- Cascade Environmental
Whether you’re looking for your first real job or feel like it’s time to switch career paths, it’s hard to know if a new industry is going to be a good fit for your skills and priorities. No one wants to jump in blind. In this blog post, we’ll cover six reasons you should consider a career in drilling.
Let’s cut to the chase—no one works for free, and we all want to know that we can earn enough to take care of ourselves and the people we love. According to Talent Acquisition Director Jessica Alexander, field personnel working as drillers or probe operators can expect to be compensated well.
“It’s actually very realistic to earn in the six figures once you factor in overtime and per diem, and as you progress in your career that only increases,” she said. “In fact, most of our senior leadership started out in entry level drilling jobs—even our CEO, Ron Thalacker, was a driller assistant when he first started.”
Research from ZipRecruiter backs Alexander up. According to their stats, the average environmental driller in the US makes $73,147 annually. That number can go up or down based on variables like location and experience, as well as certifications, specializations, etc.
Some people are wired to be moving and to work with their hands—and if that’s you, a desk job might be your worst nightmare.
Regional Estimator Trent Castner believes working in drilling offers a lucrative alternative.
“Drilling is a physically active career. It’s outside, and everyone is always moving as part of the work,” he said. “It can be really fulfilling to know you’re either improving the environment or being part of constructing bridges, buildings, dams, etc. Because many projects are less than a week long, you also end up going to new places and seeing new things, which keeps the job fresh.”
It’s not uncommon for people to mention the sense of purpose their job in environmental services gives them. Like Castner said, cleaning up contaminated soil and groundwater or helping to ensure the safety of vital infrastructure can be rewarding work. Probe Operator Cody Spiker agrees.
“We are the unsung heroes at the forefront of cleaning this planet from ourselves,” he said. “If you want to get your hands dirty and stop talking and start fixing these environmental issues mankind has created in the last century, this is a good way to get started.”
Some types of work, like construction, can be heavily impacted when the economy is down. Because the drilling industry focuses on projects involving public safety—such as testing to see if water is too contaminated to drink, or ensuring a bridge is built in a safe location and securely anchored—projects are less likely to be put on hold or canceled.
“Even through a pandemic, we’ve continued our work,” Alexander said. “It’s a steady industry that is critical to safety and infrastructure, and not likely to decline anytime soon.”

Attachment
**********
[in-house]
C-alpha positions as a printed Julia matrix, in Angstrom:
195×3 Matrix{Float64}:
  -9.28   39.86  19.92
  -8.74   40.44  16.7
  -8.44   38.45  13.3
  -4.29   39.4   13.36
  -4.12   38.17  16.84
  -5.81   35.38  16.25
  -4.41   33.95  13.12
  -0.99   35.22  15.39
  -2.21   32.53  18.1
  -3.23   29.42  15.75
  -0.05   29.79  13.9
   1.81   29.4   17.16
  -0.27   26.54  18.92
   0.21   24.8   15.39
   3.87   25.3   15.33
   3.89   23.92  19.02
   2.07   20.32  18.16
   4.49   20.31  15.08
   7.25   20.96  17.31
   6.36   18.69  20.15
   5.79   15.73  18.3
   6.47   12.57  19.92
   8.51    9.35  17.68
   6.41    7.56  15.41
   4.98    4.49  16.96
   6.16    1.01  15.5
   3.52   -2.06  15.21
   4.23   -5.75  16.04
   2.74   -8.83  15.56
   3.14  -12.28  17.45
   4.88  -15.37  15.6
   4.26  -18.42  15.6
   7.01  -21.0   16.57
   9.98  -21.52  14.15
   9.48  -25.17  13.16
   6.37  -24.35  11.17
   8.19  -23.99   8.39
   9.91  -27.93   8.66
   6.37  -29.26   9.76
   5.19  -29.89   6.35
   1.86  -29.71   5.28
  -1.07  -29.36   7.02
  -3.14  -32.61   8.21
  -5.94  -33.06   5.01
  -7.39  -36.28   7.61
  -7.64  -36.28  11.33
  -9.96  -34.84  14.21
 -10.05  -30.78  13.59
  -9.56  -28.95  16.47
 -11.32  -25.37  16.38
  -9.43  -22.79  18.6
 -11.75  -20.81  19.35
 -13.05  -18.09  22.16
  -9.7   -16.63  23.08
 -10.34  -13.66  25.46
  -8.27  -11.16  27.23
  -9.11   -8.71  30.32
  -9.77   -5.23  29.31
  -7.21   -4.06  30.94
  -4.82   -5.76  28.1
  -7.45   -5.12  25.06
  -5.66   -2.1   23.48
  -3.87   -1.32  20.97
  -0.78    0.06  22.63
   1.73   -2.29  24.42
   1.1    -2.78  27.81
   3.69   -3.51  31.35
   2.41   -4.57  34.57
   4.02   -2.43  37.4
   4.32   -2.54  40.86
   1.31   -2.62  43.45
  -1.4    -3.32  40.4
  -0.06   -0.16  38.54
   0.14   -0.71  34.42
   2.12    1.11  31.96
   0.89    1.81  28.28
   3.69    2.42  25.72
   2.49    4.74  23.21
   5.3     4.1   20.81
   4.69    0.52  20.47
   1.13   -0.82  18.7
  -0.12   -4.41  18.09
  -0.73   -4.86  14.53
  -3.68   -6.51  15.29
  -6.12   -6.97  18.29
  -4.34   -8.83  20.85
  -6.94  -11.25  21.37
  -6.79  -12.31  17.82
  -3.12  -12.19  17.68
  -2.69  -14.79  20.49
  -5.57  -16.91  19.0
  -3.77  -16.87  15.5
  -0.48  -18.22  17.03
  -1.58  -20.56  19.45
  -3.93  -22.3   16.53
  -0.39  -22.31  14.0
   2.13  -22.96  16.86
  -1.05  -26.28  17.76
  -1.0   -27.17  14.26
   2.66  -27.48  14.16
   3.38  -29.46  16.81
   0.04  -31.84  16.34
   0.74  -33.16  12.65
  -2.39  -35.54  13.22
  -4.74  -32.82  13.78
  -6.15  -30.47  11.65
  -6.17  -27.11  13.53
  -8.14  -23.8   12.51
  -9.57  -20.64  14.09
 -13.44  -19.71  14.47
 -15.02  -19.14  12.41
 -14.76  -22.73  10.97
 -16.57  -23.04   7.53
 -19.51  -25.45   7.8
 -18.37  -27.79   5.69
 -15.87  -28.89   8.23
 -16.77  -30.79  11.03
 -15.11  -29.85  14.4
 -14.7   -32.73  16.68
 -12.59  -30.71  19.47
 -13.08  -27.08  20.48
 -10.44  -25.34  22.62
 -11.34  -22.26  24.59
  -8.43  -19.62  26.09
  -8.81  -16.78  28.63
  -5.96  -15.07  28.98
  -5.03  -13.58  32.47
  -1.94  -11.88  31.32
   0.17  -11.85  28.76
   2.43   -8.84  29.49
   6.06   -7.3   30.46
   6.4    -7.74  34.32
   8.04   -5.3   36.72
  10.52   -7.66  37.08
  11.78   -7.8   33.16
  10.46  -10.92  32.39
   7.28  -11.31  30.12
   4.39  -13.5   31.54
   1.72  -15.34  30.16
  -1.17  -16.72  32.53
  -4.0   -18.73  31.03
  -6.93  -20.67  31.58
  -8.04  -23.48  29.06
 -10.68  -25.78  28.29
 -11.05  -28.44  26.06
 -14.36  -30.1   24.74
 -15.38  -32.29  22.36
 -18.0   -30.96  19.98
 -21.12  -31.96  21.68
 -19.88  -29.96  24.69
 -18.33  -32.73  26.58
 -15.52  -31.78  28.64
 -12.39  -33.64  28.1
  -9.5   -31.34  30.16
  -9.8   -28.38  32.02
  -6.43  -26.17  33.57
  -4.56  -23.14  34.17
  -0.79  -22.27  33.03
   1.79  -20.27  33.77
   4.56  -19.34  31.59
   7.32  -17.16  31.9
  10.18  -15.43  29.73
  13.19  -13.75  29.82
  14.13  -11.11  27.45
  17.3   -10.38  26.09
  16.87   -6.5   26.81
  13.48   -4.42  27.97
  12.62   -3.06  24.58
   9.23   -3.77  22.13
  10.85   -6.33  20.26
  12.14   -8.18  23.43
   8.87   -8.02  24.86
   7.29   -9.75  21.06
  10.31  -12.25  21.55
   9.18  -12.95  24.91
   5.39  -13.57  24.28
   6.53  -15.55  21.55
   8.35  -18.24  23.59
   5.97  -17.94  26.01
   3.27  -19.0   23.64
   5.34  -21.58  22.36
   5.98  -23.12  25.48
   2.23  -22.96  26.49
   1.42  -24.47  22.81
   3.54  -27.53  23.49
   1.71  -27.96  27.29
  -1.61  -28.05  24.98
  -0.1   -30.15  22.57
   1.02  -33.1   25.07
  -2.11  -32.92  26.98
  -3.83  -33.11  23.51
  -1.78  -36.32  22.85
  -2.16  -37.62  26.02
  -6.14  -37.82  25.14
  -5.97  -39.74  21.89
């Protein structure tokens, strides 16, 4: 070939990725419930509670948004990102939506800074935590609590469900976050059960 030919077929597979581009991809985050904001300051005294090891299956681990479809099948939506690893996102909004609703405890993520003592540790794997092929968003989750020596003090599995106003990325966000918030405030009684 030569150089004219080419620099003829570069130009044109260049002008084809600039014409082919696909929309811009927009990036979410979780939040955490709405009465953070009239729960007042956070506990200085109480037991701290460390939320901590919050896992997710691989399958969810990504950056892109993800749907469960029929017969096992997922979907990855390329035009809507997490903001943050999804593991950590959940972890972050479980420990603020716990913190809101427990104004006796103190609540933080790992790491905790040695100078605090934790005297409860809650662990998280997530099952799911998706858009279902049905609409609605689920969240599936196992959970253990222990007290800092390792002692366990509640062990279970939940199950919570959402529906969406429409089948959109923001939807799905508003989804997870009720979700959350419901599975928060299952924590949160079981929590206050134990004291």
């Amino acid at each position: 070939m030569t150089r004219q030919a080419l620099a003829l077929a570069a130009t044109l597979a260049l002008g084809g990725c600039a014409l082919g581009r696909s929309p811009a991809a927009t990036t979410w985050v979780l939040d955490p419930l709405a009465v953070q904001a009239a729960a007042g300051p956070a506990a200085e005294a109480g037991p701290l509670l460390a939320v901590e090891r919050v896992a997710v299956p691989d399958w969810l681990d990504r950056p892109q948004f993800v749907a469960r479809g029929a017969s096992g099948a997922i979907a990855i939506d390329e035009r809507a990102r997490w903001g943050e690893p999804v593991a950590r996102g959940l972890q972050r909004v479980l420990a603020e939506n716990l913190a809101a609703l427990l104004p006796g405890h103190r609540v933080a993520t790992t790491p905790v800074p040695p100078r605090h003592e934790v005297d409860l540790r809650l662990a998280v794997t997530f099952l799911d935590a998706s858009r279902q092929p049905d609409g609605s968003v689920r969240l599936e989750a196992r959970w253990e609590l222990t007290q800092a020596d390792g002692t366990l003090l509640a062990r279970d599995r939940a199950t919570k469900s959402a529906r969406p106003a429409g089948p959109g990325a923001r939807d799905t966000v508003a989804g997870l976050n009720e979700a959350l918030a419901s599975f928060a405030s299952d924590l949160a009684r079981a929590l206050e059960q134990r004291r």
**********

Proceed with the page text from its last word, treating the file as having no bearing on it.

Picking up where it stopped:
Steady work means better job security and advancement opportunities for solid employees.
Although there are a few schools around the world that offer driller training, they are few and far between. In this industry, many roles are learned on the job—so mentorship is critical to a person’s career growth. More experienced drillers don’t see newer drillers as competition, because they know they have an in-demand niche skill set and there’s plenty of work for anyone who has it, too. They’re happy to share what they’ve learned.
Frank Egan says that mentorship was a key to his success as a Technical Specialist. “A lot of mentorship comes from the older drillers,” he said. “They’ve taught me how to determine the type of material I’m drilling in, or when I’m hitting rock. They’ve also shown me that no matter how good you are at your job, there is always something to be learned.”
Mentorship is important, and many drillers and operators are eager to give back.
Spiker is one example. “I came into this company as a very ‘green’ drilling helper with no prior knowledge of environmental remediation and reclamation,” he said. “But I was very fortunate to have a few specific individuals who trained me about the nuances of drilling, first as a helper and then on a path to becoming a driller. […] I recently have had the opportunity to guide new employees. Being able to mentor these newer employees has helped me come full circle and to contribute to the company and repay those who helped me.”
One of the most exciting aspects of a drilling career can be the travel. Want to see the world? Drilling may give you just the opportunity!
Depending on the company you work for you, you may be asked to drill across your region, country—or even on the other side of the globe. Castner says he enjoyed the travel when he worked as a driller.
“Travel is a plus, just being able to go to interesting places that are often off the beaten path,” he said. “The crews’ lodging, meals and plane flights are covered by the company, so you get to see new things and meet new people without spending your own money.”
During his drilling days, Castner worked on locations in Alaska, Washington, Oregon and Montana. Others have worked on sites ranging from tropical islands to National Forests. Many drilling locations are in remote and pristine areas that are inaccessible for anyone but the drilling crew.
Careers in the drilling industry involve a lot of hard work, strong motivation, and a willingness to learn and adapt. It isn’t for everyone. But if you’re intrigued, you can learn more on our Careers hub.